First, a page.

August 13–23, 1936[28] Macbeth Banquo Amphitheater, Texas Centennial Exposition, Dallas, Texas[29]
Integrated seating was a unique experience for theatergoers in Dallas[16]:64
August 25–29, 1936[30] Macbeth Banquo Keith's Theatre, Indianapolis, Indiana
September 1–13, 1936[31] Macbeth Banquo Great Northern Theater, Chicago, Illinois
September 1936 Macbeth Banquo Detroit, Michigan
September 1936 Macbeth Banquo Cleveland, Ohio
September 23–25, 1936[32] Macbeth Banquo Civic University, Syracuse, New York
October 6–17, 1936[33][34]:393 Macbeth Banquo Majestic Theatre, Brooklyn, New York
October 29, 1937 – January 15, 1938[34]:428 Bound East for Cardiff Yank Lafayette Theatre, Harlem, New York[35]
October 29, 1937 – January 15, 1938[34]:428 The Moon of the Caribbees Yank Lafayette Theatre, Harlem, New York[35]
December 2–4, 1937 Brown Sugar Henry Biltmore Theatre, New York[36]
March 2–September 24, 1938 Haiti Bertram Lafayette Theatre, Harlem, New York[37]
October 24–November 5, 1938[34]:392 Haiti Bertram Copley Theatre, Boston, Massachusetts[38]
January 3–May 1939 Mamba's Daughters Drayton Empire Theatre, New York[39]
March 23–April 6, 1940 Mamba's Daughters Drayton Broadway Theatre, New York[40]
October 22–December 14, 1940 Big White Fog Victor Mason Lincoln Theatre, Harlem, New York[41][42]
March 24–June 28, 1941 Native Son Bigger Thomas St. James Theatre, New York[43][44]
August 17–22, 1942 Across the Board on Tomorrow Morning Thomas Piper Belasco Theatre, New York[45]
August 17–22, 1942 Talking to You Blackstone Boulevard Belasco Theatre, New York[45]
October 23, 1942–January 2, 1943 Native Son Bigger Thomas Majestic Theatre, New York[46][47]
December 29, 1943 – January 1, 1944 South Pacific Sam Johnson Cort Theatre, New York[48]
August 30, 1944 – November 30, 1946 Anna Lucasta Danny Mansfield Theatre, New York[49]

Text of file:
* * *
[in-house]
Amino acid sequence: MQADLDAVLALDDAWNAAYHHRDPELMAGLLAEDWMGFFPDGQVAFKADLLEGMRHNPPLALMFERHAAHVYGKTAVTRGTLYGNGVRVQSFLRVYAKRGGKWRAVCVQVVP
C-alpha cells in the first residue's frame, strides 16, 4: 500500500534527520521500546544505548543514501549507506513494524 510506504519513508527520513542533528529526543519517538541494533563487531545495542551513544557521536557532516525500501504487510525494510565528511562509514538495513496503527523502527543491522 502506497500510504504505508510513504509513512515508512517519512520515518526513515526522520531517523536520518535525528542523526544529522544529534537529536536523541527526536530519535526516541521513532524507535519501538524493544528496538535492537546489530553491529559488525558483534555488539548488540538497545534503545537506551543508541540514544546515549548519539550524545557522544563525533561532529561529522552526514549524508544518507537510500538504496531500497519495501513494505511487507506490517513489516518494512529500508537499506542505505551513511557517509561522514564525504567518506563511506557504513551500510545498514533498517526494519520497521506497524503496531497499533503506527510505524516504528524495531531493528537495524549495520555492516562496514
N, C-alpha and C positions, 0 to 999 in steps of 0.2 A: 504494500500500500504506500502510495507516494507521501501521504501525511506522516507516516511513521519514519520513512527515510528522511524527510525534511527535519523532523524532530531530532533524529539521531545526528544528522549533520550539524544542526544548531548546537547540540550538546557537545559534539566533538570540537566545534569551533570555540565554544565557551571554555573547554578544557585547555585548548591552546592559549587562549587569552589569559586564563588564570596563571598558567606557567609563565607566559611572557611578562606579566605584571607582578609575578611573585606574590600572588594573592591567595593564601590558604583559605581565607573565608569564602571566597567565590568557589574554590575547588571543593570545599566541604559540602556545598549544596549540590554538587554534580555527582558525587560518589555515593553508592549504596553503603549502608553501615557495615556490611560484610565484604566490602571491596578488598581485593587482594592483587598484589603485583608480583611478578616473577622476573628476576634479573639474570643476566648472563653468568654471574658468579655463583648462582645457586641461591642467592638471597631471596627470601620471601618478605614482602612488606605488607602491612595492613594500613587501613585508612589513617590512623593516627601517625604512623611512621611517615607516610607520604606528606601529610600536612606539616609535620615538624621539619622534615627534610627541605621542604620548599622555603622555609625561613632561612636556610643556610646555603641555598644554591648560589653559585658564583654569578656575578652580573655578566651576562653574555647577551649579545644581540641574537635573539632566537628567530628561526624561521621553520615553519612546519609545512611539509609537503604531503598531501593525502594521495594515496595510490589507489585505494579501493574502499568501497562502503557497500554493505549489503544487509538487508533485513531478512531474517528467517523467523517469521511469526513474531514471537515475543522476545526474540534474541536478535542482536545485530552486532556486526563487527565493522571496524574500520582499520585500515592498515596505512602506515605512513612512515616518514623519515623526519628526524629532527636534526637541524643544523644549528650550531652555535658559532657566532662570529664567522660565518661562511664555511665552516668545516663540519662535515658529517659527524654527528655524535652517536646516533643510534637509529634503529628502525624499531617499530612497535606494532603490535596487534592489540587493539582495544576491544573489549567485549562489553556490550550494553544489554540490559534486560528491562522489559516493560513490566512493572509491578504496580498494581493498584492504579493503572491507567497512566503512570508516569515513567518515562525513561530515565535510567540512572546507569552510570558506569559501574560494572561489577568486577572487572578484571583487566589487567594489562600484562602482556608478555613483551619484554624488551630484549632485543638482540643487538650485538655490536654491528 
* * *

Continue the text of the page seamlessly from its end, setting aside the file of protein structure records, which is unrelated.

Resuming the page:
January 25–April 21, 1945 The Tempest Caliban Alvin Theatre, New York (January 25–March 17)
Broadway Theatre, New York (March 19–April 21)[50]
May 8–September 14, 1946 On Whitman Avenue David Bennett Cort Theatre, New York[51]
October 15–November 16, 1946 The Duchess of Malfi Daniel de Bosola Ethel Barrymore Theatre, New York[52]
November 3–27, 1948 Set My People Free George Hudson Theatre, New York[53]

Select film and television credits[edit]

Year Title Role Notes
1939 Keep Punching Speedy [54]
1942 Henry Browne, Farmer Narrator Oscar-nominated documentary short[55]
1944 Lifeboat Joe Spencer [56]
1945 Ask the OPA Narrator Documentary short about the Office of Price Administration[57]
1947 Body and Soul Ben Chaplin [58]
1947 The Roosevelt Story Narrator (Joe, the voice of the Depression) Documentary biography of Franklin D. Roosevelt[59]
1949 Lost Boundaries Lt. Thompson [60]
1950 The Chevrolet Tele-Theatre (TV series) Unknown
Police Officer
"The Final Bell"[61]
1951 Cry, the Beloved Country Stephen Kumalo [63]


  1. ^ a b c d "Canada Lee Brought Fame To Negro Race". Associated Press. May 11, 1952. Retrieved 2010-10-23. Canada Lee, the 'Native Son' whose acting did much to advance the Negro in the professional theatre, died Friday night of a heart attack. He was 45 years old.... 
  2. ^ a b "Canada Lee". BoxRec. division welterweight height 5′ 9″ / 175cm alias Lionel Canegata residence New York, New York, United States birth name Leonard L. Cornelius Canegata won 34 (KO 15) + lost 32 (KO 1) + drawn 8 = 76 rounds boxed 517 Newspaper Decisions won 3 : lost 1 : drawn rounds boxed 30 Total Bouts 80 KO% 18.75  horizontal tab character in |quote= at position 29 (help)